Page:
To better understand the new territory you’re navigating, it’s a great idea to rely on a few trusted guides. In his 16th-century treatise The Prince, Niccoló Machiavelli, Renaissance politician and author, held that using advisors well begins with knowing one’s own weaknesses and selecting advisors to offset them.

Good advisor maintenance doesn’t stop there, though—it extends into knowing how to solicit advice the right way. For Machiavelli, that meant showing advisors you value their honest opinion and will not punish them for giving it, but that, at the end of the day, you call the shots.

“The first thing one does to evaluate a ruler’s prudence,” wrote Machiavelli, “is to look at the people around him.” Choose your advisors well and you’ll be the envy of every autocrat.

4. Nelson Mandela: Be the beacon your people need.


Sometimes, pretending to be brave is bravery. Nelson Mandela, social revolutionary, was lauded as a courageous leader—even when he was truly terrified.

A little-known example of Mandela’s ability to master his fear comes from a trip he took on a small plane bound across South Africa. Mid flight, engine failure forced an emergency landing. The bodyguard who’d accompanied him during the flight afterwards described with amazement how calm Mandela had been while their lives were endangered. Mandela had simply read the newspaper the entire time.

Mandela himself, however, later confessed in private that he’d been truly terrified but refused to show it. Mandela knew that courage is a choice, and everyone can be courageous. It doesn’t necessarily mean risking your life, either—rather, it means learning to cope with your anxieties and fears every day.

5. Abraham Lincoln: Hold your tongue to make your enemies into allies.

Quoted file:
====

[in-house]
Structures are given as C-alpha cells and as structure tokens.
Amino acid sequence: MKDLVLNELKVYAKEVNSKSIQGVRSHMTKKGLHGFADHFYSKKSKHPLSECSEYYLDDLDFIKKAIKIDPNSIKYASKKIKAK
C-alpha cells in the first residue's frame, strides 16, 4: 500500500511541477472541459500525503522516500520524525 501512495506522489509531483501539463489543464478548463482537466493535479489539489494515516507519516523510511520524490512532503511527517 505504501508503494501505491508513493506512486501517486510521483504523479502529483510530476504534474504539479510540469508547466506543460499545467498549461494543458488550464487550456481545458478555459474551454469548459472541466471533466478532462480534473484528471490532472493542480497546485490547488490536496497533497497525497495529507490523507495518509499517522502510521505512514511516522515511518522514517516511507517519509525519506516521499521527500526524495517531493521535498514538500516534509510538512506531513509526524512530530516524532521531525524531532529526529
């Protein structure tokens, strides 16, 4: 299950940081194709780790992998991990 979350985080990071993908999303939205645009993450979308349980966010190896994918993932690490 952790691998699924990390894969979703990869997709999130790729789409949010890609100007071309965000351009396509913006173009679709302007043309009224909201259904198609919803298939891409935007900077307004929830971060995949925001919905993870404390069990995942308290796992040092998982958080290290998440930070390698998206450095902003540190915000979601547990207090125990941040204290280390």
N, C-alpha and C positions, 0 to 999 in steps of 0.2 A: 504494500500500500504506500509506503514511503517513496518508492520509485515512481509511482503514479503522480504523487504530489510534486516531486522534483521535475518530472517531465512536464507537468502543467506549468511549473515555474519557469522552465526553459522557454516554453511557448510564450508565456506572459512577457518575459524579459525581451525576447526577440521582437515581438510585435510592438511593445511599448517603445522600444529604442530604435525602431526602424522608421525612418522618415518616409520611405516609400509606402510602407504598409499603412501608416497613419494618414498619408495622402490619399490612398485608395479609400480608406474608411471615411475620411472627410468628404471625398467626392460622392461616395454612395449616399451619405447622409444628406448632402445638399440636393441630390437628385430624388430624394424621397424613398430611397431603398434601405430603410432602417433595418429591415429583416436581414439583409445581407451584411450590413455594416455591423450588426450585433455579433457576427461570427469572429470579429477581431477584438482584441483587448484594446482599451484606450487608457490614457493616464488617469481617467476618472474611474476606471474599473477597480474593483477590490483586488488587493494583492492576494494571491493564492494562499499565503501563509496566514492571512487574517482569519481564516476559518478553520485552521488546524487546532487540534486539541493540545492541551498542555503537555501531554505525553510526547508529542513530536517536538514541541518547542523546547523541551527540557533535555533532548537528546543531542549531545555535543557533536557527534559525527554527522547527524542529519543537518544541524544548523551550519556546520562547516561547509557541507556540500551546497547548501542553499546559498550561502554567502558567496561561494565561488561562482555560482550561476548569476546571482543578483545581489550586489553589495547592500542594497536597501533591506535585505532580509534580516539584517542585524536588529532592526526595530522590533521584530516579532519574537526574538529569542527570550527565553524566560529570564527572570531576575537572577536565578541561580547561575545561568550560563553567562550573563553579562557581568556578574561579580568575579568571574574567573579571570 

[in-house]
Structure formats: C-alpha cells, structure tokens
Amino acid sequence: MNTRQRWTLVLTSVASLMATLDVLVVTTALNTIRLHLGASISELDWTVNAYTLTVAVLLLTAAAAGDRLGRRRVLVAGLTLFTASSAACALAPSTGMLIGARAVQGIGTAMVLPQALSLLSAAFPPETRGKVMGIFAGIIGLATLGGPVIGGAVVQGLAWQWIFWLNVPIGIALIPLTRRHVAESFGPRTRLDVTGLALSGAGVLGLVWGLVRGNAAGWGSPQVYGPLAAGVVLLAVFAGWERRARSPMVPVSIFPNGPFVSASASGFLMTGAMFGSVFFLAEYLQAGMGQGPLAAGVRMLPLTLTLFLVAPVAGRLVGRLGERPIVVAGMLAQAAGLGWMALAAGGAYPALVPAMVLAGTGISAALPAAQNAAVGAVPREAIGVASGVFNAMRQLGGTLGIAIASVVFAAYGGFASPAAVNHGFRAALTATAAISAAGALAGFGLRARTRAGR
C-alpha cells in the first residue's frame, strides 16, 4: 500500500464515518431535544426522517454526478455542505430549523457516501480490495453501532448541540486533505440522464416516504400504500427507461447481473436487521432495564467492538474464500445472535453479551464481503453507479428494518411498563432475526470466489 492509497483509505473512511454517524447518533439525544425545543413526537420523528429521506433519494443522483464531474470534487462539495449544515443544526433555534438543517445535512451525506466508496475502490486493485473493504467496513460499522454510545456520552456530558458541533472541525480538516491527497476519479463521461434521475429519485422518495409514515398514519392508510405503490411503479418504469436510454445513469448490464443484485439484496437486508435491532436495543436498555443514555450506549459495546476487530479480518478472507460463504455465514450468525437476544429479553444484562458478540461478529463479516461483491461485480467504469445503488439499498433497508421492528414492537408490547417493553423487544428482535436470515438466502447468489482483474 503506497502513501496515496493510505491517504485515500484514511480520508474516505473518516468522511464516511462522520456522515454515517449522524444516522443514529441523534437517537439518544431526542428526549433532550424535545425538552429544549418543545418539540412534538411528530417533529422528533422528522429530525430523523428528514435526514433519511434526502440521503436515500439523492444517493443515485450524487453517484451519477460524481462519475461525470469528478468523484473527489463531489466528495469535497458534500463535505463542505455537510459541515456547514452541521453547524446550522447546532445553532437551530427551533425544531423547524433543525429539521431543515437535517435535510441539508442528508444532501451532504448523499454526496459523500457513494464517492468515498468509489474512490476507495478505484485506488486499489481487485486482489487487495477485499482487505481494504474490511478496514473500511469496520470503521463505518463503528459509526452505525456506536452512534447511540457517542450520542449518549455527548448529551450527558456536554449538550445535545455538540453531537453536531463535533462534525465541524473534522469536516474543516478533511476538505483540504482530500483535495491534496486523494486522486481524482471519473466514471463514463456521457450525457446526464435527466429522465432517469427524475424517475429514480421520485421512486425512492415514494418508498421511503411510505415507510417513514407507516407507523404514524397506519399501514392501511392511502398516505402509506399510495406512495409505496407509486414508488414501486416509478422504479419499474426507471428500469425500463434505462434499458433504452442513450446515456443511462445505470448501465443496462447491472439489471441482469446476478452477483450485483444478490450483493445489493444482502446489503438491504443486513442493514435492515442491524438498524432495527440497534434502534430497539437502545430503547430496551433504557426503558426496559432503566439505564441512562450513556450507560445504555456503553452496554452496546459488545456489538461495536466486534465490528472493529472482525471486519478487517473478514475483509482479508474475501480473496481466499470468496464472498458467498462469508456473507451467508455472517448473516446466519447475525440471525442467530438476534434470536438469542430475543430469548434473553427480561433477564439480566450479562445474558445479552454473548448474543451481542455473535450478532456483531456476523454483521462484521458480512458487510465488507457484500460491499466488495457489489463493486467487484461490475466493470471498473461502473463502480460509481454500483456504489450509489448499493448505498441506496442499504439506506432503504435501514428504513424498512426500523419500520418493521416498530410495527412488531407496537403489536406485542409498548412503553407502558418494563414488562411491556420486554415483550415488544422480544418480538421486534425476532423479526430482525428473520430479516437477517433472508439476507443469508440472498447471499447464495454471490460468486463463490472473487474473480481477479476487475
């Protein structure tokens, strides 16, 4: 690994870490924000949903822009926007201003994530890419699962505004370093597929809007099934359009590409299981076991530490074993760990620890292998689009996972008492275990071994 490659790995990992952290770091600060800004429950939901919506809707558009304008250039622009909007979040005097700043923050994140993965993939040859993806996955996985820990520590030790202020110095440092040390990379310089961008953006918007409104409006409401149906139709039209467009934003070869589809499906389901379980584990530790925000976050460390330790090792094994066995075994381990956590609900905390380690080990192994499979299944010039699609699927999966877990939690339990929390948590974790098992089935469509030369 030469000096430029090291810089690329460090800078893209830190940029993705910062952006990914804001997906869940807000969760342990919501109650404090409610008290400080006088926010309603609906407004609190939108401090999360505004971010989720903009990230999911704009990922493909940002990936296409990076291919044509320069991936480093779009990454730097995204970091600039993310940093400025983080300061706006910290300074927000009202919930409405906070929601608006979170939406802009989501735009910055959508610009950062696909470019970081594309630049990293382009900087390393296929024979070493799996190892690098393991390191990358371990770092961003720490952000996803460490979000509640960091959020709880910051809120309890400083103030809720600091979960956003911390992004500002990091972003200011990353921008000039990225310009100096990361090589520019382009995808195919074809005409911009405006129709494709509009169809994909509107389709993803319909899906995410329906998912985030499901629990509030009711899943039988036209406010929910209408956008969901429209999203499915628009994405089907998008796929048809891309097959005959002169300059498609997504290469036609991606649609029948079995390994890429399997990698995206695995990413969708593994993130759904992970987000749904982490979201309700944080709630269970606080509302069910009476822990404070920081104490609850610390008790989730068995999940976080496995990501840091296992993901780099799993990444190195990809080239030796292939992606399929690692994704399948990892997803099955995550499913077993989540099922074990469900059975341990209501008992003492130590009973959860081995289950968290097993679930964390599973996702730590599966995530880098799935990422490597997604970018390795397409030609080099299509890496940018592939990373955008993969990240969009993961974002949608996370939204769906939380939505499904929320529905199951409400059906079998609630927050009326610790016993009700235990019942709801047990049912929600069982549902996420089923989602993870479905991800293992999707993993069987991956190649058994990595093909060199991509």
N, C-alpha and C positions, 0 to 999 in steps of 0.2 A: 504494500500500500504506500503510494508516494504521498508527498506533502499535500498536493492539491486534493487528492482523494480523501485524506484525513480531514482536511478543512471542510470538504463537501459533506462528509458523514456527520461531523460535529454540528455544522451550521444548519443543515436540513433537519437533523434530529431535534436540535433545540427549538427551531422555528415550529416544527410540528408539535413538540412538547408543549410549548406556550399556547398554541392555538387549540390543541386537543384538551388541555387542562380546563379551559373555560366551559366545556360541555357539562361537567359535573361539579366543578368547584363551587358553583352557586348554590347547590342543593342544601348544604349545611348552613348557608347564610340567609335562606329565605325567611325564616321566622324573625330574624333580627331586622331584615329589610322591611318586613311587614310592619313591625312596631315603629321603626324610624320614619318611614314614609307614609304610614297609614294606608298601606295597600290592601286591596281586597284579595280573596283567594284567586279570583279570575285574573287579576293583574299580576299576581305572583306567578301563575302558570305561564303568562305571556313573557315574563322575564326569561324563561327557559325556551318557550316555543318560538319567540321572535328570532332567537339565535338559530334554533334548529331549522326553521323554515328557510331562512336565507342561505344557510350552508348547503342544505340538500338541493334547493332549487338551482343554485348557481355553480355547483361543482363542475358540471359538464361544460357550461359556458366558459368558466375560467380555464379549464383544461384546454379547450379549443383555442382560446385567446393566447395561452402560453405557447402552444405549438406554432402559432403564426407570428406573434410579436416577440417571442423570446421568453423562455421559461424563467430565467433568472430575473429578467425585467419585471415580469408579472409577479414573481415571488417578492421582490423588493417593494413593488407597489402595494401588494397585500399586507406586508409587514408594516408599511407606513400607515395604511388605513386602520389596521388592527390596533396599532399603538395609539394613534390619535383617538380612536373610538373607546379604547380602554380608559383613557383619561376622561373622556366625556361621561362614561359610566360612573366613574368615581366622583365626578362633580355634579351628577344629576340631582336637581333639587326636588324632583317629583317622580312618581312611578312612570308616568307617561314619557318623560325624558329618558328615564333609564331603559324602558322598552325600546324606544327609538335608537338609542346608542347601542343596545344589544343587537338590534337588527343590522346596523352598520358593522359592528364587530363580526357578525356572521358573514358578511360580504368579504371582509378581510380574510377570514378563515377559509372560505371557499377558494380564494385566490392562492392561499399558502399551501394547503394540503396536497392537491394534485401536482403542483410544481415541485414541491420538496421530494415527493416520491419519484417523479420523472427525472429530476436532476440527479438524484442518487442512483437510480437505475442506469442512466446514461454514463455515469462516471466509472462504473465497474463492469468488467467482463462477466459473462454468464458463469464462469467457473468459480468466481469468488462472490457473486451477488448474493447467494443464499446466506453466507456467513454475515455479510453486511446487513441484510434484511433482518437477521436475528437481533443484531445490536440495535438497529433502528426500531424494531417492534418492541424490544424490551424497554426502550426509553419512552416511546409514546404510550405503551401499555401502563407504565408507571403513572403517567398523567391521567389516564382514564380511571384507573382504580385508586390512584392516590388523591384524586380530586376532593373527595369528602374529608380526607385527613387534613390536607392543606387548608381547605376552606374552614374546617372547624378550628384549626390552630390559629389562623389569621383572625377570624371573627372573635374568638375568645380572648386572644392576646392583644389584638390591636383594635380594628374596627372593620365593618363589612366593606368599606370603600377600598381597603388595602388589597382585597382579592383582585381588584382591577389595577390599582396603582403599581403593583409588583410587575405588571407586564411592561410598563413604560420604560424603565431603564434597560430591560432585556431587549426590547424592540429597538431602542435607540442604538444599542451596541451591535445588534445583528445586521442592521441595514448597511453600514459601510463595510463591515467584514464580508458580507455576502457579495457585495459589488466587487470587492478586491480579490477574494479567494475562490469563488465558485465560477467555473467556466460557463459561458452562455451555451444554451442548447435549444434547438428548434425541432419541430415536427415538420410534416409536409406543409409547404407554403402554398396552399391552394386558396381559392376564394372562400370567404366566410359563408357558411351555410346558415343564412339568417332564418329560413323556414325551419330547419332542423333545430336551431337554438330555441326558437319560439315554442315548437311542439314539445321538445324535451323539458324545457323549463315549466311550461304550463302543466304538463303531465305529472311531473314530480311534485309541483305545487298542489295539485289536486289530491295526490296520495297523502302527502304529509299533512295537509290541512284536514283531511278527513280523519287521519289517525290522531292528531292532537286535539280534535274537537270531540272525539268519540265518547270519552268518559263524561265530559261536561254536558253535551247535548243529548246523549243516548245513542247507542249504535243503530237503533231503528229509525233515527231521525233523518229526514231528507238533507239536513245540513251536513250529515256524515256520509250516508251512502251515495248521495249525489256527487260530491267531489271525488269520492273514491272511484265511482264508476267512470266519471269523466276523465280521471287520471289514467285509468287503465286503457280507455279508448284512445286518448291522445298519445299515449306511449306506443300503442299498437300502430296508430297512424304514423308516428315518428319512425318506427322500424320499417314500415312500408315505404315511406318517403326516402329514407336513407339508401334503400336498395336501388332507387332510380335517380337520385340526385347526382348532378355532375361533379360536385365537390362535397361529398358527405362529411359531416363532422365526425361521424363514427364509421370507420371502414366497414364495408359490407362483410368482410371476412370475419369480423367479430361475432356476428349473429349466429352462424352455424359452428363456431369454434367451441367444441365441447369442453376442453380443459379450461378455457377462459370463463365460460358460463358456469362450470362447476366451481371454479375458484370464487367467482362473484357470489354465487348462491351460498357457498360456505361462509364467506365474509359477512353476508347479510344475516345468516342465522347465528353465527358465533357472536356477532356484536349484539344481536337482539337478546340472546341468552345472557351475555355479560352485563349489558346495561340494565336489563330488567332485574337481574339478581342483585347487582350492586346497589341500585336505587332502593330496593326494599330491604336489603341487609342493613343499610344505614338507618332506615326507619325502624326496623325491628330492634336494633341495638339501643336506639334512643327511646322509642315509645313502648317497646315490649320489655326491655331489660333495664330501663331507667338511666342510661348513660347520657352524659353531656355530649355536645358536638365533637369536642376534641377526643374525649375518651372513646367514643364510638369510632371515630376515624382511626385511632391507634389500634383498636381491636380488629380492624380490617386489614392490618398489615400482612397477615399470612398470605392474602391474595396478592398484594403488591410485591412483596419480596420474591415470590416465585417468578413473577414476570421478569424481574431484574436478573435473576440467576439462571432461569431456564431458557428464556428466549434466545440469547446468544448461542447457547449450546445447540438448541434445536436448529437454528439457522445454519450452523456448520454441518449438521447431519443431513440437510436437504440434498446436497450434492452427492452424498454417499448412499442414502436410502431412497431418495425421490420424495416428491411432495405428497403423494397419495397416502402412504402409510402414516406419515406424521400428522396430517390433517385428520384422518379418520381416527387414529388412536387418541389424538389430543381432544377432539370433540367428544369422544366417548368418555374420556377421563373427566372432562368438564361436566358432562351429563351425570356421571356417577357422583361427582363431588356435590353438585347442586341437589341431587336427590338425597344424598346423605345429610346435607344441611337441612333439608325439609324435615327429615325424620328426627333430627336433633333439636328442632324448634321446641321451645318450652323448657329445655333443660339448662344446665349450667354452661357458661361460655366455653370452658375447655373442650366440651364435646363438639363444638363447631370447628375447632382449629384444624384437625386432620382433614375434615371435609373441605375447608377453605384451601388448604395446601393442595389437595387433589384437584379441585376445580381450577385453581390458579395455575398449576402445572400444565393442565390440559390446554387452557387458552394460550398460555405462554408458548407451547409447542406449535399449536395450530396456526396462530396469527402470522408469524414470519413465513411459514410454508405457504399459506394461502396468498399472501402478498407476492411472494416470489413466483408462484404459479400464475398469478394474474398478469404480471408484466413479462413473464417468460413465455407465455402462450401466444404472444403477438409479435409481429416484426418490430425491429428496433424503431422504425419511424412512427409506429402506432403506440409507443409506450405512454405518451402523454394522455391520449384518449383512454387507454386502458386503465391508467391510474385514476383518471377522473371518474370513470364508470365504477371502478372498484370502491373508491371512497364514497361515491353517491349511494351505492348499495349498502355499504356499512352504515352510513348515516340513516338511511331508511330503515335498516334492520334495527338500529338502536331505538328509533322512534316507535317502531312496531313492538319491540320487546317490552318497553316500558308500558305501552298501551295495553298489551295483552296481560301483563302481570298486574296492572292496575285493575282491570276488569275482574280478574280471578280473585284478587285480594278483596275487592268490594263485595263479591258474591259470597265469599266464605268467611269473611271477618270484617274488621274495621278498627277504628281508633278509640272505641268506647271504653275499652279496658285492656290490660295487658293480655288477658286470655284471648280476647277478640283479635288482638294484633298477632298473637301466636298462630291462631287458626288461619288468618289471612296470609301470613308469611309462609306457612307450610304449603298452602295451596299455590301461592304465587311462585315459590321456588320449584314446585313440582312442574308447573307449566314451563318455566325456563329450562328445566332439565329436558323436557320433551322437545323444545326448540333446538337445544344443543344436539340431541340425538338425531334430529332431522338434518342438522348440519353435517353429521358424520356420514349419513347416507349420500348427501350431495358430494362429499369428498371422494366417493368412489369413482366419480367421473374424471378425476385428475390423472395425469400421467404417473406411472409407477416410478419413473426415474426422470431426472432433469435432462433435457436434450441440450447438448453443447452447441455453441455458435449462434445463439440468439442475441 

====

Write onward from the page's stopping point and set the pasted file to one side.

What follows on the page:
Pointing out others’ mistakes rarely encourages them to change their behavior, and it certainly doesn’t help them learn anything. People aren’t driven by reason, but rather by emotion, so mounting a public critique (even when warranted) is far likelier to reflect poorly on you than it is to make them change their ways.

Notorious for publicly criticizing his opponents, Abraham Lincoln learned this lesson the hard way. His public invective of an old political opponent, lobbed by way of a well-circulated paper, nearly forced him into a saber duel. He was saved only by the desperate pleadings of sensible mutual friends. Lincoln lashed out only once more and then realized that his aggression was doing him no favors. His new policy was to understand what drove his opponents, accept their shortcomings, and go easy on the open criticism. In the doing, Lincoln earned a reputation for clemency and leniency on his enemies, transforming even members of the opposing army into friends.

During the Civil War, he famously told those who spoke harshly of the Southerners, “Don’t criticize them; they are just what we would be under similar circumstances.”

Leading is tough work—why else would Ben Horowitz call it “the struggle?” — but you’re never really alone. Hopefully, a little time with these historical leaders can make your time at the top more inspiring than isolating.


  1. Read more about Lincoln in Donald T. Philips’s Lincoln on Leadership.
  2. Learn more about Touissant L’Ouverture in C.L.R James’s The Black Jacobins.
  3. Sun Tzu’s The Art of War has more advice for the aspiring war general.
  4. Machiavelli’s The Prince covers devious plots, coups, and more.
  5. Mandela’s autobiography Long Walk to Freedom has more inspiration from the anti-apartheid revolutionary leader.

This article first appeared on and is republished on Blinkist Magazine.